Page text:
“Now I am no longer in the world, but they are in the world…” (John 17: 11)
“You will be my witnesses in Jerusalem, and in all Judea and Samaria, and to the ends of the earth.” (Acts 1: 8)
The Apostle Paul came to Athens by default. He hadn’t planned even to pass through the city. Athens was, after all, the intellectual capital of the ancient world—its UVA and Cal Tech and Oxford all rolled into one—not the most fertile territory for an itinerant rabbi preaching a new gospel. But after the Apostle’s life was threatened in northern Greece, friends smuggled him into the city.
John 14: 1 - 14
Forty years ago when I was first ordained, the Bishop appointed me as the Canterbury chaplain at Western Maryland College, a small liberal arts school in Westminster, Maryland. I was given the task of strengthening a campus ministry program which served from a Canterbury House. The house (not as stately looking as the St. Paul’s Canterbury House across the street) was a narrow, worn-down Victorian town-house where rooms had been furnished for meetings, study and worship. Few students used the place; the program seemed to be slipping away. Just ordained, I pondered what to do to breathe new life into this ministry.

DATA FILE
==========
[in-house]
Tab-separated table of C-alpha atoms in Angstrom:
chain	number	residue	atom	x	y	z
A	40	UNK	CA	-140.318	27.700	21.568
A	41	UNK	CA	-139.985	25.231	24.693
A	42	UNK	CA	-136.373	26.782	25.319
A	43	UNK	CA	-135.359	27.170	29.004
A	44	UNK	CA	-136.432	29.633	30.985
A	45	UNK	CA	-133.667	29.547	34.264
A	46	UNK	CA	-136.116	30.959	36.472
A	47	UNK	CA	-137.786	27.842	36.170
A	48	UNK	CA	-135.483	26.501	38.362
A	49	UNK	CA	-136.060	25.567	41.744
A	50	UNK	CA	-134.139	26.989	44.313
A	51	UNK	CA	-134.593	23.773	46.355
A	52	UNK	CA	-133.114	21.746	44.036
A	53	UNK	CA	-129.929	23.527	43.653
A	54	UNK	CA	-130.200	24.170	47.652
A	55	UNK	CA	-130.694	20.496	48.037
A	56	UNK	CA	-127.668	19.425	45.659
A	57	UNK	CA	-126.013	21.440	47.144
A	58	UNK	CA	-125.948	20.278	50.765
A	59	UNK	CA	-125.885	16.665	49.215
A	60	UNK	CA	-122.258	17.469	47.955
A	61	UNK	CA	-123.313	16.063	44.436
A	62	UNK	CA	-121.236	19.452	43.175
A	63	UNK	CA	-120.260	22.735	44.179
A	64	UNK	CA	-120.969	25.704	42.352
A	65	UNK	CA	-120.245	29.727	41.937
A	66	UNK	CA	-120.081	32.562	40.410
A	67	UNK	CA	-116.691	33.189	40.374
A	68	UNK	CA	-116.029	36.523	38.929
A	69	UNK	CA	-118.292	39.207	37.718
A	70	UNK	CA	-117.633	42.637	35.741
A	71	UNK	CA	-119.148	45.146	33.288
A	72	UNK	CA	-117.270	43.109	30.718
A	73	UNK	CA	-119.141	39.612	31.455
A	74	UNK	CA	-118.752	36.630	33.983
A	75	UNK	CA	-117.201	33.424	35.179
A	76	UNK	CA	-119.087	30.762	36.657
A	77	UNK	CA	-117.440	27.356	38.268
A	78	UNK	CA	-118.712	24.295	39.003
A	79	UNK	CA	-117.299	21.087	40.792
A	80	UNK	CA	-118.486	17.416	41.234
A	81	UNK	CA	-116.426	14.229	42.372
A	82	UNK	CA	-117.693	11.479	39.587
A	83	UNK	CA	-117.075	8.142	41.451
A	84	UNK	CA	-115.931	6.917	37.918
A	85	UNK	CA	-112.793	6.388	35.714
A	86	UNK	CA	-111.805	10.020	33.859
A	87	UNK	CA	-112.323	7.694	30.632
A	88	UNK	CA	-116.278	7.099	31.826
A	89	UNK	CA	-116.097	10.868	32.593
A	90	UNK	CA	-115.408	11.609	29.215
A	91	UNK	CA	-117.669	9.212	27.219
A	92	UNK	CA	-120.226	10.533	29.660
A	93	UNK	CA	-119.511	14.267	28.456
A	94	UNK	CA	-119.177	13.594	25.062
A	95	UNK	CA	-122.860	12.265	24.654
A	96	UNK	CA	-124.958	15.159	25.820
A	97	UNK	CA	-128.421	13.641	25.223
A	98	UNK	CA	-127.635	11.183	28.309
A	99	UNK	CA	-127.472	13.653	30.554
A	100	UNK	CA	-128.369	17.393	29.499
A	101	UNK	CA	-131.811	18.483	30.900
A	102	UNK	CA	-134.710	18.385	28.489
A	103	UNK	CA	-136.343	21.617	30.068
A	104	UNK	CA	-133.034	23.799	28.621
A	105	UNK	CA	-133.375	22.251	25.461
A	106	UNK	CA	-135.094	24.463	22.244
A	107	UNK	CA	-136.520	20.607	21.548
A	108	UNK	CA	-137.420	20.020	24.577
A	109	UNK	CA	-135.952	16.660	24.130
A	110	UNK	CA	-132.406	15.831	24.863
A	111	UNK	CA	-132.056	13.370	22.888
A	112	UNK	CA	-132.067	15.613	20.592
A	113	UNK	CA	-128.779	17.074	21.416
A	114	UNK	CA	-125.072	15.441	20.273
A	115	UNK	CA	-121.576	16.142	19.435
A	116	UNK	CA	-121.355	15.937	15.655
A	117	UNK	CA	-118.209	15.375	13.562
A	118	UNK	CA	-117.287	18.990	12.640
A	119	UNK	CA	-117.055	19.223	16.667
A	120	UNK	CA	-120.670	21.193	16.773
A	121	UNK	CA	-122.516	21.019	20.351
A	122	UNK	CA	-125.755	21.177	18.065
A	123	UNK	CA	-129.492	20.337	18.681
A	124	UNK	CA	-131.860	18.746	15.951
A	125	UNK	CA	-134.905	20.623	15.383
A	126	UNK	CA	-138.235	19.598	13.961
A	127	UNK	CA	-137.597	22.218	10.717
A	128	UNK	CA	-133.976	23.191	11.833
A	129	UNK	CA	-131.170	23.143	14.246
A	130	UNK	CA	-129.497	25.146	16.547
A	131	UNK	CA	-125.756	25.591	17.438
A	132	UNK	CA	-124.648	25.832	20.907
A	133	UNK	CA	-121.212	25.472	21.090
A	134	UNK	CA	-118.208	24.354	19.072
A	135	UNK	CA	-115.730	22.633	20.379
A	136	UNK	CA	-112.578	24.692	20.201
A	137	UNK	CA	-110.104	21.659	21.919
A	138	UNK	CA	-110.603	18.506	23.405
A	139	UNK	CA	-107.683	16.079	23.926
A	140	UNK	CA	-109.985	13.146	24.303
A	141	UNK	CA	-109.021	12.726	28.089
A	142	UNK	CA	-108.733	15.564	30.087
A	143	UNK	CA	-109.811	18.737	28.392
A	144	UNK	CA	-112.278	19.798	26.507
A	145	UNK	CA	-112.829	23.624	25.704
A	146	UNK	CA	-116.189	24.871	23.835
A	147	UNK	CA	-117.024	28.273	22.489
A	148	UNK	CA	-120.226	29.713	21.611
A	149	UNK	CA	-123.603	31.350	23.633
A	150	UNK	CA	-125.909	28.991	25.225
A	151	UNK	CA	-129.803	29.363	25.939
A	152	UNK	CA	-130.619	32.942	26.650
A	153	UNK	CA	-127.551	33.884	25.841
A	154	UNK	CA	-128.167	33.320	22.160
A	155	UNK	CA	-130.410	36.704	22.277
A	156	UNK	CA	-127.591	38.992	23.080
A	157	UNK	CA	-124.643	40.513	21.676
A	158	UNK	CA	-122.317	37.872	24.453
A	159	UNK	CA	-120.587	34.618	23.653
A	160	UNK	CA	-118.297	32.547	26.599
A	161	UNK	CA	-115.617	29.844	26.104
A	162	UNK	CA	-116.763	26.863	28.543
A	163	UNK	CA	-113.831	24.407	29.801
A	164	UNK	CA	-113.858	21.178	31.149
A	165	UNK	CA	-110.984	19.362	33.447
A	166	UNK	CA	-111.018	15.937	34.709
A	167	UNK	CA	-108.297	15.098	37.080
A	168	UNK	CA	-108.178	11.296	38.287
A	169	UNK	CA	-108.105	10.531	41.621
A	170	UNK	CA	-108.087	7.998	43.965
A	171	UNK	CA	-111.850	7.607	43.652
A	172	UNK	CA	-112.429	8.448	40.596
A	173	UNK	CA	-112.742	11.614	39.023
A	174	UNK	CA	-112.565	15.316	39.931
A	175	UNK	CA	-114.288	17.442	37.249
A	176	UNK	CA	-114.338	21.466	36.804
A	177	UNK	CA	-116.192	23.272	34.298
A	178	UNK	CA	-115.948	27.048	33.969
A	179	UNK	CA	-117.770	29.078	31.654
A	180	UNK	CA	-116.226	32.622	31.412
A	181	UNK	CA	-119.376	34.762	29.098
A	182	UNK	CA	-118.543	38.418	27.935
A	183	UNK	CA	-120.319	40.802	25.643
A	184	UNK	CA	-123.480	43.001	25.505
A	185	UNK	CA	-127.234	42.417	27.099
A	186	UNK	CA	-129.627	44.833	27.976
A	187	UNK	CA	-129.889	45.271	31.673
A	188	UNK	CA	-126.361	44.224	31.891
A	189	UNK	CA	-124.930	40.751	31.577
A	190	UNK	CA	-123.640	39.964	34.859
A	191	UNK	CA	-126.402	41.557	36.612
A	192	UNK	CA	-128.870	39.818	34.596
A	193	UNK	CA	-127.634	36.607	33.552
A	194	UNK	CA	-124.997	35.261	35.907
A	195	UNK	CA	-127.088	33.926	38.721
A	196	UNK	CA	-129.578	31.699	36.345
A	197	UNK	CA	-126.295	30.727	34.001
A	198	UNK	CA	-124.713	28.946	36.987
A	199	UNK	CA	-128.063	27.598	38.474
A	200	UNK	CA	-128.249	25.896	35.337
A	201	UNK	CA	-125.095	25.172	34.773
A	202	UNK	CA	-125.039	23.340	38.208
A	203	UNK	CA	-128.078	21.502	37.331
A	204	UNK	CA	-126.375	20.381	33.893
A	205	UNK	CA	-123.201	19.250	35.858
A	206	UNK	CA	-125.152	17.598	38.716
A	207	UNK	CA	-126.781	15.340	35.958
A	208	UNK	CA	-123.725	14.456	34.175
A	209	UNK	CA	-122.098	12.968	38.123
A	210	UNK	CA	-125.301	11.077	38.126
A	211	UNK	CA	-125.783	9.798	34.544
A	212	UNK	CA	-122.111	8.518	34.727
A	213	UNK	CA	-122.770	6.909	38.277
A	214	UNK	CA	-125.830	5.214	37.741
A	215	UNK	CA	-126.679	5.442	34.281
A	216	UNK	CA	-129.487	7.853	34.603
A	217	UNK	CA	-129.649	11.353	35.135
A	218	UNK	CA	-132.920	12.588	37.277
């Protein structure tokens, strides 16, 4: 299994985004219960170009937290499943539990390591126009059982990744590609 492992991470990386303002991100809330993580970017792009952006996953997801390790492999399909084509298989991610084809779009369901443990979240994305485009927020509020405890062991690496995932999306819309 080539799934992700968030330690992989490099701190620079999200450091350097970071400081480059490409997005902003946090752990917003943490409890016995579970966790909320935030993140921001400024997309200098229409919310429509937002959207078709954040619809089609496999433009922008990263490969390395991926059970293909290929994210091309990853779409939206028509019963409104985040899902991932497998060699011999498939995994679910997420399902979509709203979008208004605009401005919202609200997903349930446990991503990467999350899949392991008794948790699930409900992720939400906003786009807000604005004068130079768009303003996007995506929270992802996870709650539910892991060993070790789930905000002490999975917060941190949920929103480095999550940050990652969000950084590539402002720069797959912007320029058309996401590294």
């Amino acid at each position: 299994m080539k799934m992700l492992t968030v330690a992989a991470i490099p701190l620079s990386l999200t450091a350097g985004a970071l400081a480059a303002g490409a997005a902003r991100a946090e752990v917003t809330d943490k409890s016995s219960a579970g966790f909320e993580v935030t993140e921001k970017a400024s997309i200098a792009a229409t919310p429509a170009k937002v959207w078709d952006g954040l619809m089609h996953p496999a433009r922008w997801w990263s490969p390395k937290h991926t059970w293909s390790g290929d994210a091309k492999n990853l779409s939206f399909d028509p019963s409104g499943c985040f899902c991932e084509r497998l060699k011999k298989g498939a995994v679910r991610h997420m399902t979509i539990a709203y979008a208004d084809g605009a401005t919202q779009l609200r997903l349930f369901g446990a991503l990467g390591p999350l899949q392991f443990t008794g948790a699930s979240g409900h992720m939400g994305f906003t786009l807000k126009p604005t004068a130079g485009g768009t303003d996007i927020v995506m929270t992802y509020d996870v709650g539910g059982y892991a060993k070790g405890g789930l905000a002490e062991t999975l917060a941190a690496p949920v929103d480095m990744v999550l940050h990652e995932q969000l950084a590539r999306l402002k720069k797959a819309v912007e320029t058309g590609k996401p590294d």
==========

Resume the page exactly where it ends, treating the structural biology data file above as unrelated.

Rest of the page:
In today’s reading from the Gospel according to John, Jesus begins with two figures of speech related to raising sheep. The first talks about a right way and a wrong way to enter a sheepfold. The shepherd goes in the right way—through the gate. Anyone who climbs in another way, says Jesus, is a thief and a bandit—up to no good. That’s a simple description, and it makes sense.
|8:00 a.m.||Holy Communion|
|10:00 a.m.||Holy Communion|
|5:30 p.m.||Holy Communion|